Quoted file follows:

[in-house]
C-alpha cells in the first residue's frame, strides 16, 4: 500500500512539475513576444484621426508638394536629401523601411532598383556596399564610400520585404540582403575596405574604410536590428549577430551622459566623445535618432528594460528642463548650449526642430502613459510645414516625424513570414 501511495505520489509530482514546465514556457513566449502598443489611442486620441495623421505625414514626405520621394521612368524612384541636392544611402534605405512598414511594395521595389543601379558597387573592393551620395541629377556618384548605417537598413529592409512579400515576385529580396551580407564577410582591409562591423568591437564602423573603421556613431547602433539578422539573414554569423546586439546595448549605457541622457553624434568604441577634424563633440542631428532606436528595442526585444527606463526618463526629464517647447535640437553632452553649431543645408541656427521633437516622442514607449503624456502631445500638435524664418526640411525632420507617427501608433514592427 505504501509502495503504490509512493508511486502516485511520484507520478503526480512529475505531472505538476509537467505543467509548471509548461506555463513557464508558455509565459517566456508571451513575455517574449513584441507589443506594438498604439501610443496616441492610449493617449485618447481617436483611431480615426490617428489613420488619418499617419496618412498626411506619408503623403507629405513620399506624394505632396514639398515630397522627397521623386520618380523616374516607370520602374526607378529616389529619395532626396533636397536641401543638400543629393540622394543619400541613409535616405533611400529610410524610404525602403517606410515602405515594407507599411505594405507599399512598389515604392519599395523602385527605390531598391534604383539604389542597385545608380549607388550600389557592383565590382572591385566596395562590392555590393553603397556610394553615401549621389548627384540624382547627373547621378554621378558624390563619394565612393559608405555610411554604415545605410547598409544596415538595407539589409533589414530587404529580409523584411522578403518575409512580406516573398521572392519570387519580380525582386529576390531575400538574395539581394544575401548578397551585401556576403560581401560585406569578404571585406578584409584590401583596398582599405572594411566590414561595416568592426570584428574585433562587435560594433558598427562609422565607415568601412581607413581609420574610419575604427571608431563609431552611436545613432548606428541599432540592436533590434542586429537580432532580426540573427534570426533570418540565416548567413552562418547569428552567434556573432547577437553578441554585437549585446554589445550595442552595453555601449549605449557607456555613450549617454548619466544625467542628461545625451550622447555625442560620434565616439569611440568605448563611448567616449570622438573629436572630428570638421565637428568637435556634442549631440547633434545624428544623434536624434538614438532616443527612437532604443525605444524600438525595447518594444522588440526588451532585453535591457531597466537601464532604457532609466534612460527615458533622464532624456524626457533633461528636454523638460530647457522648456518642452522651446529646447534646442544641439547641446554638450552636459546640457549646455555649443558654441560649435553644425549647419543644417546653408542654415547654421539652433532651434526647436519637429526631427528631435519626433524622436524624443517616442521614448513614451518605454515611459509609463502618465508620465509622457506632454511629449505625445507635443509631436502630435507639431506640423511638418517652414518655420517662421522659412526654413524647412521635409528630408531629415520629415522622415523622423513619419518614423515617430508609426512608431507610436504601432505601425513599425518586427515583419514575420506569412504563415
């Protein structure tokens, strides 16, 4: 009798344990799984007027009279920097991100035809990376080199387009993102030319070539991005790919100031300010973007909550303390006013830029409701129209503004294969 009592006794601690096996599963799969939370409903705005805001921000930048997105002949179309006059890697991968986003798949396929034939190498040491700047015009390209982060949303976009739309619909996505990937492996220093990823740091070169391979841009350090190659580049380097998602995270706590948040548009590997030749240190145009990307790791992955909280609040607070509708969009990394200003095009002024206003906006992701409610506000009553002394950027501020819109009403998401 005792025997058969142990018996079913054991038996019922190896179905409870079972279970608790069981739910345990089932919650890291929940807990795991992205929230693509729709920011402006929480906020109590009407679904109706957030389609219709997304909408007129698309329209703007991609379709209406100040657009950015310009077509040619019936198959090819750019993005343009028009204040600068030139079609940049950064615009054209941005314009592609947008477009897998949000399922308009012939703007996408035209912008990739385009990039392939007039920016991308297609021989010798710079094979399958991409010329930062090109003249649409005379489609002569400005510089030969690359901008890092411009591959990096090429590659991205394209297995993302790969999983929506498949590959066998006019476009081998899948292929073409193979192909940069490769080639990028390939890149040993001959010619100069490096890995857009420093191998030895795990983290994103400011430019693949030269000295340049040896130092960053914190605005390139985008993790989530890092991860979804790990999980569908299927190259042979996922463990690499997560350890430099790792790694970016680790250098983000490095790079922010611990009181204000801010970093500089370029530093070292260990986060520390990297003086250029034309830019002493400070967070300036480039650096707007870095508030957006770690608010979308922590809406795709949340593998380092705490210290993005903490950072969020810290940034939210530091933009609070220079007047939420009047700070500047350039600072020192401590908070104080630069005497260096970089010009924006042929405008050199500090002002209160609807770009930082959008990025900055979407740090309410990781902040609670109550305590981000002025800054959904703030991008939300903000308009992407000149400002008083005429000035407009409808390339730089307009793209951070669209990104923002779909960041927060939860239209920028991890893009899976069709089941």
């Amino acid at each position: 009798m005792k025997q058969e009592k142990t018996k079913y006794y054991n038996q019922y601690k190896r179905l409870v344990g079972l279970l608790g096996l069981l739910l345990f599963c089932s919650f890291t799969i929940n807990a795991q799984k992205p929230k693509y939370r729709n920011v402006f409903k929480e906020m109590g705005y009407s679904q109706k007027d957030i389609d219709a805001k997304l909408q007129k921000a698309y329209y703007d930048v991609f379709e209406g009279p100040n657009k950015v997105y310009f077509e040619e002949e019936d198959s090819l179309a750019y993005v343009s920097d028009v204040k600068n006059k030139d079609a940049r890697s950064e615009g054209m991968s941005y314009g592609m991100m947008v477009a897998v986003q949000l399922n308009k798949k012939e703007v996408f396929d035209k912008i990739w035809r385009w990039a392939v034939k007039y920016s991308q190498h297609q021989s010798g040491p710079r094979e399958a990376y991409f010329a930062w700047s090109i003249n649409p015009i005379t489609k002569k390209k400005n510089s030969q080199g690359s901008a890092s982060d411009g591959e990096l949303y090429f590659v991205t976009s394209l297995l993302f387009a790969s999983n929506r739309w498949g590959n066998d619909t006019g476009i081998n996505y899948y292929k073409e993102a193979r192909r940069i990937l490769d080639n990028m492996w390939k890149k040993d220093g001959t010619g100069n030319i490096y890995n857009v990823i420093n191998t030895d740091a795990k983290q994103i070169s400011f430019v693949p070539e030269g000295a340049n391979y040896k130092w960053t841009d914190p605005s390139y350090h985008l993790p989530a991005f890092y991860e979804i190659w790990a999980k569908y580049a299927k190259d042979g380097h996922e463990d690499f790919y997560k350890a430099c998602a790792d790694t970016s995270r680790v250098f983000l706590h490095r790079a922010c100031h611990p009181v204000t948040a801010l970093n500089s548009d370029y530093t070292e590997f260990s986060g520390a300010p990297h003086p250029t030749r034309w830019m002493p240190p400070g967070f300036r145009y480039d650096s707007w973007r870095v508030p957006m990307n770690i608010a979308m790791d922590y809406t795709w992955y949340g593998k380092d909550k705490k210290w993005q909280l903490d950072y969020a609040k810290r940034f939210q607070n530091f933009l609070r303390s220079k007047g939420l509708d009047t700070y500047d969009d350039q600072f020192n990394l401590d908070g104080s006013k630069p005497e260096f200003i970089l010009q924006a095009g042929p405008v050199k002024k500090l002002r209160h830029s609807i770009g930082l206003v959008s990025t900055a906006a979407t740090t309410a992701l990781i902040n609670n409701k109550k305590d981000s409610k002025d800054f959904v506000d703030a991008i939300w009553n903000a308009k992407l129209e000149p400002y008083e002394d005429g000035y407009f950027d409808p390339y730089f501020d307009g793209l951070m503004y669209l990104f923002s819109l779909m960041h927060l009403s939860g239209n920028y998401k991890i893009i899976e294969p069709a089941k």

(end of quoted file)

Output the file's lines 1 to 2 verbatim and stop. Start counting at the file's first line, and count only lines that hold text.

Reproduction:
[in-house]
C-alpha cells in the first residue's frame, strides 16, 4: 500500500512539475513576444484621426508638394536629401523601411532598383556596399564610400520585404540582403575596405574604410536590428549577430551622459566623445535618432528594460528642463548650449526642430502613459510645414516625424513570414 501511495505520489509530482514546465514556457513566449502598443489611442486620441495623421505625414514626405520621394521612368524612384541636392544611402534605405512598414511594395521595389543601379558597387573592393551620395541629377556618384548605417537598413529592409512579400515576385529580396551580407564577410582591409562591423568591437564602423573603421556613431547602433539578422539573414554569423546586439546595448549605457541622457553624434568604441577634424563633440542631428532606436528595442526585444527606463526618463526629464517647447535640437553632452553649431543645408541656427521633437516622442514607449503624456502631445500638435524664418526640411525632420507617427501608433514592427 505504501509502495503504490509512493508511486502516485511520484507520478503526480512529475505531472505538476509537467505543467509548471509548461506555463513557464508558455509565459517566456508571451513575455517574449513584441507589443506594438498604439501610443496616441492610449493617449485618447481617436483611431480615426490617428489613420488619418499617419496618412498626411506619408503623403507629405513620399506624394505632396514639398515630397522627397521623386520618380523616374516607370520602374526607378529616389529619395532626396533636397536641401543638400543629393540622394543619400541613409535616405533611400529610410524610404525602403517606410515602405515594407507599411505594405507599399512598389515604392519599395523602385527605390531598391534604383539604389542597385545608380549607388550600389557592383565590382572591385566596395562590392555590393553603397556610394553615401549621389548627384540624382547627373547621378554621378558624390563619394565612393559608405555610411554604415545605410547598409544596415538595407539589409533589414530587404529580409523584411522578403518575409512580406516573398521572392519570387519580380525582386529576390531575400538574395539581394544575401548578397551585401556576403560581401560585406569578404571585406578584409584590401583596398582599405572594411566590414561595416568592426570584428574585433562587435560594433558598427562609422565607415568601412581607413581609420574610419575604427571608431563609431552611436545613432548606428541599432540592436533590434542586429537580432532580426540573427534570426533570418540565416548567413552562418547569428552567434556573432547577437553578441554585437549585446554589445550595442552595453555601449549605449557607456555613450549617454548619466544625467542628461545625451550622447555625442560620434565616439569611440568605448563611448567616449570622438573629436572630428570638421565637428568637435556634442549631440547633434545624428544623434536624434538614438532616443527612437532604443525605444524600438525595447518594444522588440526588451532585453535591457531597466537601464532604457532609466534612460527615458533622464532624456524626457533633461528636454523638460530647457522648456518642452522651446529646447534646442544641439547641446554638450552636459546640457549646455555649443558654441560649435553644425549647419543644417546653408542654415547654421539652433532651434526647436519637429526631427528631435519626433524622436524624443517616442521614448513614451518605454515611459509609463502618465508620465509622457506632454511629449505625445507635443509631436502630435507639431506640423511638418517652414518655420517662421522659412526654413524647412521635409528630408531629415520629415522622415523622423513619419518614423515617430508609426512608431507610436504601432505601425513599425518586427515583419514575420506569412504563415